Street gives thumbs up to ONGC even as stake sale remains a challenge

Topics ONGC | ONGC sell stake

The ONGC stock, which fell to a 52-week low on Wednesday, has seen some gain thereafter. Falling crude and gas prices is not good news for India’s largest oil producer, even though analysts don’t see much impact of the fire incident at the Uran plant on gas sales in the second quarter. 

Declining global crude oil prices are likely to lead to lower net realisations for ONGC’s crude business, while falling gas prices may also affect future earnings. As a consequence, the stock is down 29 per cent since its May highs.

Brent crude, which stood at $74-75 a barrel in April, continued to decline to $57 during August and is now at $60-61. Brent crude oil price averaged at $74.5 a barrel in the June quarter (up 11 per cent sequentially) and hence, ONGC saw its net crude realisation (ex-VAT/CST) average at $66.3 a barrel (up 7 per cent sequentially), according to analyst calculations. 

With Brent now trading lower, ONGC’s realisations are expected to decline in the September quarter. Analysts at Jefferies have lowered their Brent forecasts for H2FY20 to $58-60 a barrel, amid softer demand/supply outlook.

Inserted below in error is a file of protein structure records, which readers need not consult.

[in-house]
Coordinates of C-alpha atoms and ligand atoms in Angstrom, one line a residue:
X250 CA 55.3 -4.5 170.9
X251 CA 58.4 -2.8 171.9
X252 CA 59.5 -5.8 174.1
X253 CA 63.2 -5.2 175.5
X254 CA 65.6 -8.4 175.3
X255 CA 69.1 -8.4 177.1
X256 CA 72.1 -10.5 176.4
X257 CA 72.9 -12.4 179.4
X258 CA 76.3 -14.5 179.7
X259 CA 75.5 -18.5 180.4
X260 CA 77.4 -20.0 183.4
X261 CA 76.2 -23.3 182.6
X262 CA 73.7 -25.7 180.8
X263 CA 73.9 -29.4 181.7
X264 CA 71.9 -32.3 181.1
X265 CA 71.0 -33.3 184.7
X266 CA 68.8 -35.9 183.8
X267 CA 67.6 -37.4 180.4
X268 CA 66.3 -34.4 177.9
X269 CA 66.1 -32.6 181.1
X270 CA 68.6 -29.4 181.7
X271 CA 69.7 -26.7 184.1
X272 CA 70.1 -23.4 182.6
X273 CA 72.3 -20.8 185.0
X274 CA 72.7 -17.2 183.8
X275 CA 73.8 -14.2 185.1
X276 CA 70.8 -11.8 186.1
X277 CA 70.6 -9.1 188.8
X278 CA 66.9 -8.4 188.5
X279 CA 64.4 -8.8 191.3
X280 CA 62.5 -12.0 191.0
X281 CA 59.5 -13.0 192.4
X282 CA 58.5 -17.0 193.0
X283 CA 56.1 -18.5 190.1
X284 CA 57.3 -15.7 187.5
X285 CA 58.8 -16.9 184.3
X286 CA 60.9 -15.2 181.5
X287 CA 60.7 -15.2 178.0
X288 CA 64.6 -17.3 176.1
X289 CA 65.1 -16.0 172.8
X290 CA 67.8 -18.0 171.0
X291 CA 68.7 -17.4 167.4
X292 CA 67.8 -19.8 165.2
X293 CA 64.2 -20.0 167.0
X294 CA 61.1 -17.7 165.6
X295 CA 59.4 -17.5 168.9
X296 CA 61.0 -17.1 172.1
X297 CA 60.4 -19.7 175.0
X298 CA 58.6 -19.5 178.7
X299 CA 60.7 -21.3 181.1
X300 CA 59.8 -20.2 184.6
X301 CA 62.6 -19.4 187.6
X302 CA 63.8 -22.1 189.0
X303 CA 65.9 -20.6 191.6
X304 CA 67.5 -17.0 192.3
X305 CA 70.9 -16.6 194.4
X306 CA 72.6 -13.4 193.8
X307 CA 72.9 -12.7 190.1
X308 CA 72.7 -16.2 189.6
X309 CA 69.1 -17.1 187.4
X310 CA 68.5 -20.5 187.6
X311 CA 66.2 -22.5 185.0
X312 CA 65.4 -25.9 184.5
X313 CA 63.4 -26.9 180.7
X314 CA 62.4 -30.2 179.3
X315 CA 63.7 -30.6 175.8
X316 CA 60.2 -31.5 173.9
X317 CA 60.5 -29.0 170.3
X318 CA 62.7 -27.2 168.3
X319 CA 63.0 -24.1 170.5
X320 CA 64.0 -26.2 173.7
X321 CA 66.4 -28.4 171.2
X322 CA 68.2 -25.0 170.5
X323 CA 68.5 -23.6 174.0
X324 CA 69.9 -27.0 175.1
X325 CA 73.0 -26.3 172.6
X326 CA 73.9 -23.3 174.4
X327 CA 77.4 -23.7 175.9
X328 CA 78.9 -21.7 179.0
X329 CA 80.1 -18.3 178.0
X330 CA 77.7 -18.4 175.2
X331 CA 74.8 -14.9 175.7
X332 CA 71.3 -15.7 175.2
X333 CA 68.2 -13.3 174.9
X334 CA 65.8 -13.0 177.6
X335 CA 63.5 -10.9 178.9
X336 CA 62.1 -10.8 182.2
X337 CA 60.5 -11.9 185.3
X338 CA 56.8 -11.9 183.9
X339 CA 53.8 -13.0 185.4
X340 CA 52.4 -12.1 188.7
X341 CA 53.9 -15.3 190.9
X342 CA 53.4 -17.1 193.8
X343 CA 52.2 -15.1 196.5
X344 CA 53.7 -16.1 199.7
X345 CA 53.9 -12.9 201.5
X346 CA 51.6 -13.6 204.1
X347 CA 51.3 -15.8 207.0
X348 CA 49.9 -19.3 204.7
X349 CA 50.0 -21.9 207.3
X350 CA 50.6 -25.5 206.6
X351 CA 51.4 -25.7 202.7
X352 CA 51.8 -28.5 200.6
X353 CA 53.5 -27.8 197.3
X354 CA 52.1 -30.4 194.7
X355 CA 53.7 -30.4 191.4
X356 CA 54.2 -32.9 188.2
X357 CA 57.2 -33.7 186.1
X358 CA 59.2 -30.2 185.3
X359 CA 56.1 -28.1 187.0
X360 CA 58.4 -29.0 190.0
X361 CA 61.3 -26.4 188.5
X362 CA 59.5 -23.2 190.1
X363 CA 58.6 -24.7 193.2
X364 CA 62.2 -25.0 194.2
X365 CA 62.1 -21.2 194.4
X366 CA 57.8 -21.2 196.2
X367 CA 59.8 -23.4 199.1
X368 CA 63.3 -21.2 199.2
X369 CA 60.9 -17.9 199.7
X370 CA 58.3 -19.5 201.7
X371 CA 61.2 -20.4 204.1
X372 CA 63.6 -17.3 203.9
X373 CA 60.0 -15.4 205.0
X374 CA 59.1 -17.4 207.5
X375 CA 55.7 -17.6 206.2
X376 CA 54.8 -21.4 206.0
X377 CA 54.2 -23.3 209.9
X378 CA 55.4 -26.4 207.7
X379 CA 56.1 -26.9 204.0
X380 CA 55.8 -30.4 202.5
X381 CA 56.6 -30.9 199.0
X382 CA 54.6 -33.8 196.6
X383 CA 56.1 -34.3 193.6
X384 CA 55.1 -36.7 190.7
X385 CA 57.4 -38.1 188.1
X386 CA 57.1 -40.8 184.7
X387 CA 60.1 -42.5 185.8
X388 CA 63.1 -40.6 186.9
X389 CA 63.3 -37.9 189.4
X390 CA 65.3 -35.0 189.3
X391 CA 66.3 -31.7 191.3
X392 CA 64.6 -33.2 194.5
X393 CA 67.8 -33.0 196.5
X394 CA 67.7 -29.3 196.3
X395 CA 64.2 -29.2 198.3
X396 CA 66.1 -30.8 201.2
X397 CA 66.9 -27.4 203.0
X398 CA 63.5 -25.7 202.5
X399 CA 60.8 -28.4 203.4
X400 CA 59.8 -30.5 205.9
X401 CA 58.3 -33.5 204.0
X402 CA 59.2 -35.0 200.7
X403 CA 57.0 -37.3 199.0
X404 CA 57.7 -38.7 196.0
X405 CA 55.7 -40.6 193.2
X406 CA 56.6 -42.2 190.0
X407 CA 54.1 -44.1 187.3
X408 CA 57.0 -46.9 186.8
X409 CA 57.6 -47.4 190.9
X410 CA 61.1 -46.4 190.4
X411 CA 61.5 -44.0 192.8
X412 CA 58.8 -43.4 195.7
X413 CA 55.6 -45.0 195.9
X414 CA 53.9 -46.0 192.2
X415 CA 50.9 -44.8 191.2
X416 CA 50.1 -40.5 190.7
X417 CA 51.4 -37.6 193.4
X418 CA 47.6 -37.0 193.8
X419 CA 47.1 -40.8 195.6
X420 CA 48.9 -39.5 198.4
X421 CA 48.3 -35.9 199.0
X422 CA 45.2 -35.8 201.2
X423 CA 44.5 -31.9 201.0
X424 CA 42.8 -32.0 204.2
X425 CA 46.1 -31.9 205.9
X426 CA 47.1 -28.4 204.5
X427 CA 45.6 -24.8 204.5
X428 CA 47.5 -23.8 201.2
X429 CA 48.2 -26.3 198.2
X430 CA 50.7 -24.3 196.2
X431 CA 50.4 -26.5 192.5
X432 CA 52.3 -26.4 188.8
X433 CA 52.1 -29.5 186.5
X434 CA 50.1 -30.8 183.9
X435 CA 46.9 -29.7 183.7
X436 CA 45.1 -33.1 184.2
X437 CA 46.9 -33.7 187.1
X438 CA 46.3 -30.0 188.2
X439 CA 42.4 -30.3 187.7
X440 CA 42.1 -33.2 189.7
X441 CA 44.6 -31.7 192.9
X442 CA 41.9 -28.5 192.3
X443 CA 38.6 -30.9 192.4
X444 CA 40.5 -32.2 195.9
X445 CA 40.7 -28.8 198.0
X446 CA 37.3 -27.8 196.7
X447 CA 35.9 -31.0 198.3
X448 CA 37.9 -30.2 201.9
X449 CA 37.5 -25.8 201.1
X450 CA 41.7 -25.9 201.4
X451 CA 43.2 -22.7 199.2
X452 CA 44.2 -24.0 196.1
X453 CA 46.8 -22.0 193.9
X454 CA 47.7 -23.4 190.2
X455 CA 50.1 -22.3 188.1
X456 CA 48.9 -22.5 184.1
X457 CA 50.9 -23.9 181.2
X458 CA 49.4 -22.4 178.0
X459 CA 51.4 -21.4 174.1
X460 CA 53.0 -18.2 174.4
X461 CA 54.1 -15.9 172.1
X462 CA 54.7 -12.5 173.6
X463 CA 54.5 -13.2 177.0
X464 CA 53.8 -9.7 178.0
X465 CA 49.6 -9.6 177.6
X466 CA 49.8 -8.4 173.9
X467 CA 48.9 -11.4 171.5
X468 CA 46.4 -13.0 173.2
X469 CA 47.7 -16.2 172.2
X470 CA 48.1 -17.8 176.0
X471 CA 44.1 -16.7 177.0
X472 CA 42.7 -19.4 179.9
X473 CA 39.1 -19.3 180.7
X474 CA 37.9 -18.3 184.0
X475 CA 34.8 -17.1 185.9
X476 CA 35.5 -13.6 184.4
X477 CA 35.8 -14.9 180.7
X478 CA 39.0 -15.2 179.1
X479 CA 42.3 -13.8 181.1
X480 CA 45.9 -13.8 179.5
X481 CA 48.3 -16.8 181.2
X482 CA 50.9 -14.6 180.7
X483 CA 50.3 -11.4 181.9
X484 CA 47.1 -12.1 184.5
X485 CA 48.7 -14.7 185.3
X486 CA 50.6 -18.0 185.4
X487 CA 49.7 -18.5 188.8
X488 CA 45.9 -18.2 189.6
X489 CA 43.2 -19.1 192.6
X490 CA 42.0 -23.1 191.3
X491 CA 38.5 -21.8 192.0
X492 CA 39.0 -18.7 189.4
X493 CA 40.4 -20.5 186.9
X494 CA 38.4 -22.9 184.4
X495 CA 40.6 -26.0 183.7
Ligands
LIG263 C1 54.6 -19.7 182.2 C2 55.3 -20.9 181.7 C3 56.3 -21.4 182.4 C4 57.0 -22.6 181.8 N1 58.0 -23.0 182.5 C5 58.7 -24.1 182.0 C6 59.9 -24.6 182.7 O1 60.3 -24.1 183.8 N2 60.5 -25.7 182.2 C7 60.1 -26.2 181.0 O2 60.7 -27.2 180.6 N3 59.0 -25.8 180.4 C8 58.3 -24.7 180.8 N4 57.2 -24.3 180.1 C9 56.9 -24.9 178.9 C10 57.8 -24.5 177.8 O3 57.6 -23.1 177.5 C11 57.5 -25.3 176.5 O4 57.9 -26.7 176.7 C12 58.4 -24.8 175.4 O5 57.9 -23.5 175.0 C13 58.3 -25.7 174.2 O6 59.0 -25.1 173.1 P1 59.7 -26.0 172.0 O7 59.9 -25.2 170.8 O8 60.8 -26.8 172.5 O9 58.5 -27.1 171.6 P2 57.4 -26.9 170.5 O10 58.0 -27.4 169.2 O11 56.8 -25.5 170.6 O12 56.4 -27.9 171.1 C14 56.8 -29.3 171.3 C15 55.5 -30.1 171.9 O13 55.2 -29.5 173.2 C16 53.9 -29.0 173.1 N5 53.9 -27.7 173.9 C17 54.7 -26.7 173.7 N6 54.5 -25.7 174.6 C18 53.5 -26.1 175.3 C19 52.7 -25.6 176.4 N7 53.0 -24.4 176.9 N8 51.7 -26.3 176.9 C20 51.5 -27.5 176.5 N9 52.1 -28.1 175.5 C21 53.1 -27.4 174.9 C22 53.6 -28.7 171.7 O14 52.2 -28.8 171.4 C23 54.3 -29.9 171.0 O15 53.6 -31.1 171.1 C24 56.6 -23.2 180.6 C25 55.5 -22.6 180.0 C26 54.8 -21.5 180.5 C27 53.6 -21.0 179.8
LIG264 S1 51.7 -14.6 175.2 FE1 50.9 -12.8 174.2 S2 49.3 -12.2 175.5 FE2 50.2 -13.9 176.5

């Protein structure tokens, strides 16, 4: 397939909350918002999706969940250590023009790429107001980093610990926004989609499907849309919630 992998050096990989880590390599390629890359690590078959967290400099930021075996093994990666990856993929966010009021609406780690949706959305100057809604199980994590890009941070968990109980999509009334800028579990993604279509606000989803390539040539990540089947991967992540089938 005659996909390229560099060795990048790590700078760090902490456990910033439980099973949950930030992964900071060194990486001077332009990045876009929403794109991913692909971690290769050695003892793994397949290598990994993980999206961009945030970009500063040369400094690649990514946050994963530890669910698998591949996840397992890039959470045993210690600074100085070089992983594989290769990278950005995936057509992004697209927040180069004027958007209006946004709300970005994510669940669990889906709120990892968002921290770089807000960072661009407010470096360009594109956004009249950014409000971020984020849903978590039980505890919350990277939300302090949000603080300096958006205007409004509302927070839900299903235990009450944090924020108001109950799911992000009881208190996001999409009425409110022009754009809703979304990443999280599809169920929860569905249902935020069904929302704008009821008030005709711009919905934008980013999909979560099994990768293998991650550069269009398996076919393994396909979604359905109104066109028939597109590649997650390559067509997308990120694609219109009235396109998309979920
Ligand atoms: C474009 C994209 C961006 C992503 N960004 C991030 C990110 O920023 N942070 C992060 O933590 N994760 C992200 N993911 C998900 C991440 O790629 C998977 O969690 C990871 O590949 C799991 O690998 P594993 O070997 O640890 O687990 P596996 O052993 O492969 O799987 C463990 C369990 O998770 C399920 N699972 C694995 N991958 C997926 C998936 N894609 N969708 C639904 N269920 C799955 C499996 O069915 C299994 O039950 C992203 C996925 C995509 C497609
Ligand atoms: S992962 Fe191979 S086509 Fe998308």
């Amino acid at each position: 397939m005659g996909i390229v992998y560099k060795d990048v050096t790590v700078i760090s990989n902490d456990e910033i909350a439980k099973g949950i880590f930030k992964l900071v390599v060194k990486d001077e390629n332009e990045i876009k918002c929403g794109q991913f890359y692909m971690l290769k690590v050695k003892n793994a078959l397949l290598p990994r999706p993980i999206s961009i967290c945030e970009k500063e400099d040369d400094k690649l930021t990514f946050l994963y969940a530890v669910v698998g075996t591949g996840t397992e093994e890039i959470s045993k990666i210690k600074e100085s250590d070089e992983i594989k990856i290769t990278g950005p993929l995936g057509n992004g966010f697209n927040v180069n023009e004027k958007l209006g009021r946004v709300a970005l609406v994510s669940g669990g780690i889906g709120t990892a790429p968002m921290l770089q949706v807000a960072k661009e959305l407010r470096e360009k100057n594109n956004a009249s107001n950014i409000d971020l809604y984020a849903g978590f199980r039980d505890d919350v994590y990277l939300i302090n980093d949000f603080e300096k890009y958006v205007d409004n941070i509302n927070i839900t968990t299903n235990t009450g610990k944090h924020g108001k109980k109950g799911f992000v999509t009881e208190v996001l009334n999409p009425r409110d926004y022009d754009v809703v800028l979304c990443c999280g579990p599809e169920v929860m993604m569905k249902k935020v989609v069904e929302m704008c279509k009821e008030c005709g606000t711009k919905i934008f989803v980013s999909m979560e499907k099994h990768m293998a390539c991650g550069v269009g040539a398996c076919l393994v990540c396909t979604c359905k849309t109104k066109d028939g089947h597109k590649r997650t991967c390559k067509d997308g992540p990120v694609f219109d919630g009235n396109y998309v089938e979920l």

This is not good news for ONGC, which is seeing pressure on oil production. ONGC’s crude oil output slipped for the sixth quarter in a row and was 4.7 per cent lower at 5.14 million tonnes (mt) during June quarter, on a year-on-year (YoY) basis, although the extent of decline was lower than the previous three quarters, said analysts. 

The company’s efforts on arresting this decline are paying off. However, the expectation for FY20 is of flat-to-marginally-higher output on a YoY basis, with Q1 not improving confidence levels, say analysts at Antique Stock Broking.

Positively, ONGC is seeing improving gas production, which rose 3.6 per cent YoY (including joint ventures) during Q1. However, falling global natural gas prices may weigh on domestic gas prices, and the same will weigh on prospects of ONGC’s gas business. 

In this backdrop, analysts at Jefferies expect ONGC’s earnings momentum to soften in H2FY20, but they also feel valuations are un-demanding at 6.25 times the FY20 earnings estimates. Most other analysts, such as those at Reliance Securities, Antique and others (along with Jefferies) maintain their positive ratings. 

Those at JM Financial, however, have a word of caution. They say that while valuations are not expensive, the government’s stake sale play could continue to be an overhang, given its 83 per cent holding in ONGC.

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